Cecelie Counts: We must make sure to teach younger people about labor history. They must understand that it took a strong and power movement to get the laws we have today. When the Fair Labor Standards Act was passed in 1938, a militant labor force was pushing for a 30 hour week. This is how we ended up with the 40 hour week and the weekend. A victory we thought was won in 1938 is now in jeopardy because of the actions of our executive branch. The younger generation must learn to value their rights before they are lost.
posted:6/30/2003 2:56:00 PM CST

Jessica: What can I do to help with the fight to protect the courts from Bushs right-wing nuts?
Cecelie Counts: Contact your senators and make sure they know how important the issue is to you. More importantly, talk to your friends so more people are aware of the issues. We need to match the right-wing energy and understanding. Finally, we need to make sure every candidate for Senate has a clear stance on what types of candidates should be appointed to the Supreme Court.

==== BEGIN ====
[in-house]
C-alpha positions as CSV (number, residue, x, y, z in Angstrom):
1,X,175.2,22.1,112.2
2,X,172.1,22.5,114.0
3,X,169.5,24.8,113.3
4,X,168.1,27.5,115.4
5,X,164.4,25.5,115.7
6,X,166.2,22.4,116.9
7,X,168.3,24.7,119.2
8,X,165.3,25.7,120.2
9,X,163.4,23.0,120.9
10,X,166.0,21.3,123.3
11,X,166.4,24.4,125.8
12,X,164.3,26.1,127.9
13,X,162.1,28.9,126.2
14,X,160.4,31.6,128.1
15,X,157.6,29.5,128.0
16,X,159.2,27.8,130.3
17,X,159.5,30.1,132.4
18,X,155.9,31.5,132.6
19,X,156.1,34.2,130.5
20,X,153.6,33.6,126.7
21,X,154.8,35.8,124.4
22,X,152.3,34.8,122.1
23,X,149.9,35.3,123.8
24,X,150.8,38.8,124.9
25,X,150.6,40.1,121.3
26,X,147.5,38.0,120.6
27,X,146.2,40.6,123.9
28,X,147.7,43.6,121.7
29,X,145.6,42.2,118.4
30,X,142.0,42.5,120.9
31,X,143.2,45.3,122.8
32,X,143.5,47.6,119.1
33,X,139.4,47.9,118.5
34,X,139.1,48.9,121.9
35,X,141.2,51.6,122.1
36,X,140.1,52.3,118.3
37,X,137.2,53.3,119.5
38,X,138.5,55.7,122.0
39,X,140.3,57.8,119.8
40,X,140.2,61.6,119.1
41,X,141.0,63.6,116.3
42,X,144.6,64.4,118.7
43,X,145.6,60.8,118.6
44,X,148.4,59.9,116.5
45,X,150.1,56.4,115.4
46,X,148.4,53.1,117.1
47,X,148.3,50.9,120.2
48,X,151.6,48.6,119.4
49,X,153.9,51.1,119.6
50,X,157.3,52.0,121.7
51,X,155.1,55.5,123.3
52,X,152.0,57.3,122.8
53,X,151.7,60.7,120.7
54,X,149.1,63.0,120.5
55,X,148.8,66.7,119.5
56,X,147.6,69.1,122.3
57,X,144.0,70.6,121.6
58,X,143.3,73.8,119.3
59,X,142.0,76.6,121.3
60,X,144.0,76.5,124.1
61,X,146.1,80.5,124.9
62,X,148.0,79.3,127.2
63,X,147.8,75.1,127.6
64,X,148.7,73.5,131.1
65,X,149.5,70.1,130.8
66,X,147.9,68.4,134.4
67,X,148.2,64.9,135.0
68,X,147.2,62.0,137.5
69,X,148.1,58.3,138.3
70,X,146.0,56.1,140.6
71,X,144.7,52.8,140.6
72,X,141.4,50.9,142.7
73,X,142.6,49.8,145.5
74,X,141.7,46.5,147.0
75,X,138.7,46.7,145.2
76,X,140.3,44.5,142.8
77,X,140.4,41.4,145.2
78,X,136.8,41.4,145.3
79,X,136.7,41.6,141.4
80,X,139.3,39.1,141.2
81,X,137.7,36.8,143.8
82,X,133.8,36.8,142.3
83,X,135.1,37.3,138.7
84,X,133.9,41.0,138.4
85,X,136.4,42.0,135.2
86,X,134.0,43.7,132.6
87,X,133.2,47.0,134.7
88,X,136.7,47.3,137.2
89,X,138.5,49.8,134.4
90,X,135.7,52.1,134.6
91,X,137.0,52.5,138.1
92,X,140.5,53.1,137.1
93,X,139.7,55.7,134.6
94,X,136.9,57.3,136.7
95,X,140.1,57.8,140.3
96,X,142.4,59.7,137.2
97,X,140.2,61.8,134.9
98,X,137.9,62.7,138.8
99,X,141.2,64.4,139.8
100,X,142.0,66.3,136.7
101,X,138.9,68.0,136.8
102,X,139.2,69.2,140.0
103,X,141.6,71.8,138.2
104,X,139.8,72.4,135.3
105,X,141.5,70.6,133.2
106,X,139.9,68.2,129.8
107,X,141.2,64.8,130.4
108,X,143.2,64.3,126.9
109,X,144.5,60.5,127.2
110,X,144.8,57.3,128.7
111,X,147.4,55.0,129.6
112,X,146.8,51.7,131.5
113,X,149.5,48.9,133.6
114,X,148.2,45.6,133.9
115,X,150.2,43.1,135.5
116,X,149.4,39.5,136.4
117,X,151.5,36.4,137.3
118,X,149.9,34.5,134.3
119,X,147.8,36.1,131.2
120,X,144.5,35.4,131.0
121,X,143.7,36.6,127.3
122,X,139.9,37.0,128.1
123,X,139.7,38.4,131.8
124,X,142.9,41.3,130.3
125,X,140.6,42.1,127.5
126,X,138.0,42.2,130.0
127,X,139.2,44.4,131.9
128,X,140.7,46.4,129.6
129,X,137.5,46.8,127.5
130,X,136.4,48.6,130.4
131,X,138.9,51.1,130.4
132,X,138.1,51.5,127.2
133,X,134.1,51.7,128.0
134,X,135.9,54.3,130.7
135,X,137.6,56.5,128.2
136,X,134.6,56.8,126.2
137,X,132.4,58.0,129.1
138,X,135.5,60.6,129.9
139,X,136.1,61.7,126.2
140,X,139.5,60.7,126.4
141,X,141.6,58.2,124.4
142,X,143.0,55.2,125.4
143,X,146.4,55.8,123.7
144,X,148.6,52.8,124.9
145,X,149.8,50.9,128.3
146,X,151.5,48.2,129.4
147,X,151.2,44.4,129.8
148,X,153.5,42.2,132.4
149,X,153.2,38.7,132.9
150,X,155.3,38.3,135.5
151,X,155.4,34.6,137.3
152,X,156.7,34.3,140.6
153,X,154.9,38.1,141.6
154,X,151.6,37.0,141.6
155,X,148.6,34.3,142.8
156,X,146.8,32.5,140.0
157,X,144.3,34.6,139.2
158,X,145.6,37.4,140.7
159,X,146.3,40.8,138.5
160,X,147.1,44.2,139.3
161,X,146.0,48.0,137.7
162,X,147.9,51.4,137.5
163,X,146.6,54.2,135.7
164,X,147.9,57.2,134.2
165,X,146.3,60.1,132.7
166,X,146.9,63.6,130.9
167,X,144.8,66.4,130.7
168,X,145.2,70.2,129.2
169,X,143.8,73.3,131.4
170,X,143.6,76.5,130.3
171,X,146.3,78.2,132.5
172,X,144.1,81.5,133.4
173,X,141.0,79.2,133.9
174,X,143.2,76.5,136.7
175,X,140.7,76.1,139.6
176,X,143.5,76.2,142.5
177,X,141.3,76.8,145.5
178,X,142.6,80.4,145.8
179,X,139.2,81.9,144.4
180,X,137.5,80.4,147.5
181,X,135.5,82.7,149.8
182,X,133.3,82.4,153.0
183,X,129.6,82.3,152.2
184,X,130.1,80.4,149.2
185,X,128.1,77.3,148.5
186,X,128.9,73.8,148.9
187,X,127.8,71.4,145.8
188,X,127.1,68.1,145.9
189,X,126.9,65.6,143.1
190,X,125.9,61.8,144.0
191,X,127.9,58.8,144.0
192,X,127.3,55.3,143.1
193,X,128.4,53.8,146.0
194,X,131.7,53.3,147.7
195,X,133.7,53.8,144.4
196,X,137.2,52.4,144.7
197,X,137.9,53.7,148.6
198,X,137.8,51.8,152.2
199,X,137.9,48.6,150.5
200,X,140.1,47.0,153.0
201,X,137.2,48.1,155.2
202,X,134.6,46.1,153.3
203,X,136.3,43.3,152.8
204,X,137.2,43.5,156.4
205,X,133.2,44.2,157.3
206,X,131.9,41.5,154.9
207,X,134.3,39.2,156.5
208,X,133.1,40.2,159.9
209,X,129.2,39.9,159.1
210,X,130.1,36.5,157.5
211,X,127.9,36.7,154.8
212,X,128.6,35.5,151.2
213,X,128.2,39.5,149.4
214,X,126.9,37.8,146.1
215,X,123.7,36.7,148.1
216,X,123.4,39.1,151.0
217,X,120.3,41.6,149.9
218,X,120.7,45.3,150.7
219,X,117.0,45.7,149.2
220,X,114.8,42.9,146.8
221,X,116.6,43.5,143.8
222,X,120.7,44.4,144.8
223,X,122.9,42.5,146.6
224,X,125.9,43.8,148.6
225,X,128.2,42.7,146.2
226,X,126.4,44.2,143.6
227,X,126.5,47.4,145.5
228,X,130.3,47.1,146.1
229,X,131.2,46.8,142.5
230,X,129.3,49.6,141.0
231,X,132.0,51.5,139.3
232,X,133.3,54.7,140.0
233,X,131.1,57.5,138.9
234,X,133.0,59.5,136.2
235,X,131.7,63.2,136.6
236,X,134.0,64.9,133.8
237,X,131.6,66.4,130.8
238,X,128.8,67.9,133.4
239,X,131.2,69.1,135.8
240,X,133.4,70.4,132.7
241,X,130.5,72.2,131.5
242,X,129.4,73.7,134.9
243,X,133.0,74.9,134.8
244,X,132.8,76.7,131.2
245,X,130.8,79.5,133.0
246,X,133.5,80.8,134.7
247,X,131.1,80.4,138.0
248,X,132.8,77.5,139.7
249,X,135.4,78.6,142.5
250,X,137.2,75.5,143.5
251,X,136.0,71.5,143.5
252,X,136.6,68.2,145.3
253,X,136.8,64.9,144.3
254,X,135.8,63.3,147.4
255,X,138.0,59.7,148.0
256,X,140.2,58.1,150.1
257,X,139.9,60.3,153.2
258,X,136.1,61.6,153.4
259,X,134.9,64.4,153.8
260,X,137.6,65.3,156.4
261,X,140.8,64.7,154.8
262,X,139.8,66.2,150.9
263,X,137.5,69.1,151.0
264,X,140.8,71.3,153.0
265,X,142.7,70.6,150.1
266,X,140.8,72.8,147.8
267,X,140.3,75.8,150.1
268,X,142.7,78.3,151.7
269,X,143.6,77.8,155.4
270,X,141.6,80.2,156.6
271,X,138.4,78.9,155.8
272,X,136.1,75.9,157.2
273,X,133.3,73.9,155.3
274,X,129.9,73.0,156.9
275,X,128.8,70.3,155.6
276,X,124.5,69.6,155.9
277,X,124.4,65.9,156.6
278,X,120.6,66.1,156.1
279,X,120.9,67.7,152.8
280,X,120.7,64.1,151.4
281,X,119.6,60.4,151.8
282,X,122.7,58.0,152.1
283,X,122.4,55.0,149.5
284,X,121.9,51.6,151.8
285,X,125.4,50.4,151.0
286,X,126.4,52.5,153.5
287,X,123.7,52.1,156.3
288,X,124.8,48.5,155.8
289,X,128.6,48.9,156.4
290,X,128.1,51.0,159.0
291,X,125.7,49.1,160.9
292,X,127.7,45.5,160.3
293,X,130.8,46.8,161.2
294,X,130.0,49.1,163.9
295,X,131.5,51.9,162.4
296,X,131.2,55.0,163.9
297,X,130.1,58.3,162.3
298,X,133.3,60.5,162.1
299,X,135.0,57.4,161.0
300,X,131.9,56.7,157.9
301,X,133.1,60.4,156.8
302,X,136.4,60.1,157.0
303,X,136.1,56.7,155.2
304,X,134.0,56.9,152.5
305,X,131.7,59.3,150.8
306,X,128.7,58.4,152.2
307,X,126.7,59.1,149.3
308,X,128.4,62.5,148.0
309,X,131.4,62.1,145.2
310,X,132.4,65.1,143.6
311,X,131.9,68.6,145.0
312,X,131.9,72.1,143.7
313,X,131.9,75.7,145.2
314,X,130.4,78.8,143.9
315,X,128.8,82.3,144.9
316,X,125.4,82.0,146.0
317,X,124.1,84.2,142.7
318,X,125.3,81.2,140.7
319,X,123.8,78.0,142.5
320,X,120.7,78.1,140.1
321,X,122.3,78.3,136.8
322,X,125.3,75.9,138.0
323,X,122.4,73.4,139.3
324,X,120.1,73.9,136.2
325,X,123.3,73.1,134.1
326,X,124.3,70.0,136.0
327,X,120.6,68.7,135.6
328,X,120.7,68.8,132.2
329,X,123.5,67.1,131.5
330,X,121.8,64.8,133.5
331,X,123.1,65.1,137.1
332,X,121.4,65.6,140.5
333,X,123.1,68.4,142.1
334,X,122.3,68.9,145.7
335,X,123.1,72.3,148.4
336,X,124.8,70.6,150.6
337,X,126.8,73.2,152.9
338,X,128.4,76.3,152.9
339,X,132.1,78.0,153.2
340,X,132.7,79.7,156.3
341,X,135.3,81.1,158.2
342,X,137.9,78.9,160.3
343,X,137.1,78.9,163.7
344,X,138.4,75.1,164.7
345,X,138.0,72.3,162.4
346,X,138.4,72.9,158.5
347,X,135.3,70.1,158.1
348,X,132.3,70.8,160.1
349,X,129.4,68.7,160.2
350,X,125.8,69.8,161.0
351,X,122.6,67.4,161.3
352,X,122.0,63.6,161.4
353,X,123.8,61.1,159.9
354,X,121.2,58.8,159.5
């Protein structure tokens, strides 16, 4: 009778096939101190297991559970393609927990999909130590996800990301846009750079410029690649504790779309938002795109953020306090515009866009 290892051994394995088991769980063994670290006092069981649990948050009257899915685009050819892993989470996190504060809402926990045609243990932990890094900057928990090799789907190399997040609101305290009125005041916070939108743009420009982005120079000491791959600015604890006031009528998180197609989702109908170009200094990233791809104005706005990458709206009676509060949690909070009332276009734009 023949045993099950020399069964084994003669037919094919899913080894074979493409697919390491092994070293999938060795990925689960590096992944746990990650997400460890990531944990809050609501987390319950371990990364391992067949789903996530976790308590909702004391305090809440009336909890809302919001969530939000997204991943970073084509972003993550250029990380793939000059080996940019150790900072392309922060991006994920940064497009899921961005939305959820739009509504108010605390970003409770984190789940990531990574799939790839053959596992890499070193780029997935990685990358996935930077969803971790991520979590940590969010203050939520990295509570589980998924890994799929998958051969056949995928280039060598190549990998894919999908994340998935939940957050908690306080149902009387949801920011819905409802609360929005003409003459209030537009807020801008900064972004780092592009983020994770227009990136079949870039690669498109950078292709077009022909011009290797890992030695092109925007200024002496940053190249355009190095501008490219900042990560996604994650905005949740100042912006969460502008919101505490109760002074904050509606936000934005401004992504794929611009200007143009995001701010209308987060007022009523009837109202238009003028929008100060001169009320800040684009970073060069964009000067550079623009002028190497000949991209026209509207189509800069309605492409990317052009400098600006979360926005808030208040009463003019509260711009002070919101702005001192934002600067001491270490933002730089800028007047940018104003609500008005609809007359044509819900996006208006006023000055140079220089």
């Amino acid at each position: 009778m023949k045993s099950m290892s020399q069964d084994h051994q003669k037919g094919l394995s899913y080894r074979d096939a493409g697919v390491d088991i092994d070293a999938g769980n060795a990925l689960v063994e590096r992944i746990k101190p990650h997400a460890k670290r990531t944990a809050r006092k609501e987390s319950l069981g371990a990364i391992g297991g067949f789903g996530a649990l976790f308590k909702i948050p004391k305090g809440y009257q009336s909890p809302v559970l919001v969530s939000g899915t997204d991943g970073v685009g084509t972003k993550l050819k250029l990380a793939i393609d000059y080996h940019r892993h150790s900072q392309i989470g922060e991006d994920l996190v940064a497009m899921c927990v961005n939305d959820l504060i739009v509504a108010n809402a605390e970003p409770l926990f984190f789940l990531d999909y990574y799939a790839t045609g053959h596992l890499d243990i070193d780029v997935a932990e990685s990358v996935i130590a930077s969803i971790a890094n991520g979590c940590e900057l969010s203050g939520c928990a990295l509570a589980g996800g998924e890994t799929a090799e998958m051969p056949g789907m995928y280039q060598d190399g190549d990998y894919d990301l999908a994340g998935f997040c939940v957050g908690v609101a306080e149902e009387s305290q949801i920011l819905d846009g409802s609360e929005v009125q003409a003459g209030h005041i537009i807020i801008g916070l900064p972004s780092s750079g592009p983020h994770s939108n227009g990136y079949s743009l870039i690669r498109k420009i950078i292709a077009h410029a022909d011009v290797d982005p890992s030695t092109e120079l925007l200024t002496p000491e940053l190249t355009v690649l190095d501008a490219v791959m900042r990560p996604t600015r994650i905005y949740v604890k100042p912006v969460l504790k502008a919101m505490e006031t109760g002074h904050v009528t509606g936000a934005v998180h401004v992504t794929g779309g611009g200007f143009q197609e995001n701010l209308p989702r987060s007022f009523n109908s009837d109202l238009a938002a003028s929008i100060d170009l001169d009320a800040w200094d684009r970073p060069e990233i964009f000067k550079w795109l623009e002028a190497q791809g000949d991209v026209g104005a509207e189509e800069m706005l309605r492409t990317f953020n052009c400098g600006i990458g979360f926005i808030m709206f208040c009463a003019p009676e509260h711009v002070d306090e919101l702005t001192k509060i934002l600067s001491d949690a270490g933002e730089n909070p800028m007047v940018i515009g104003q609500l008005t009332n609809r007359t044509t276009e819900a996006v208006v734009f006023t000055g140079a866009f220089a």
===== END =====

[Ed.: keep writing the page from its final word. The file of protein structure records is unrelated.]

posted:6/30/2003 3:00:00 PM CST

Moderator: Thank you for joining us today. I hope that you will be inspired to get involved in this very important fight to protect our rights. For more information about judicial nominations and getting involved visit either the AFL-CIO website at http://www.aflcio.org or the Feminist Majority’s Million4Roe campaign site at http://www.million4roe.com. We hope you will join us Wednesday for our final chat in our series, “Supreme Court in Peril.”
Cecelie Counts: I would like to remind people that the Supreme Court once ruled that Congress did not have the power to restrict child labor. Today we would consider that unthinkable, but if we continue to place hostile nominees in the position to have lifetime positions, it could happen again.
posted:6/30/2003 3:02:00 PM CST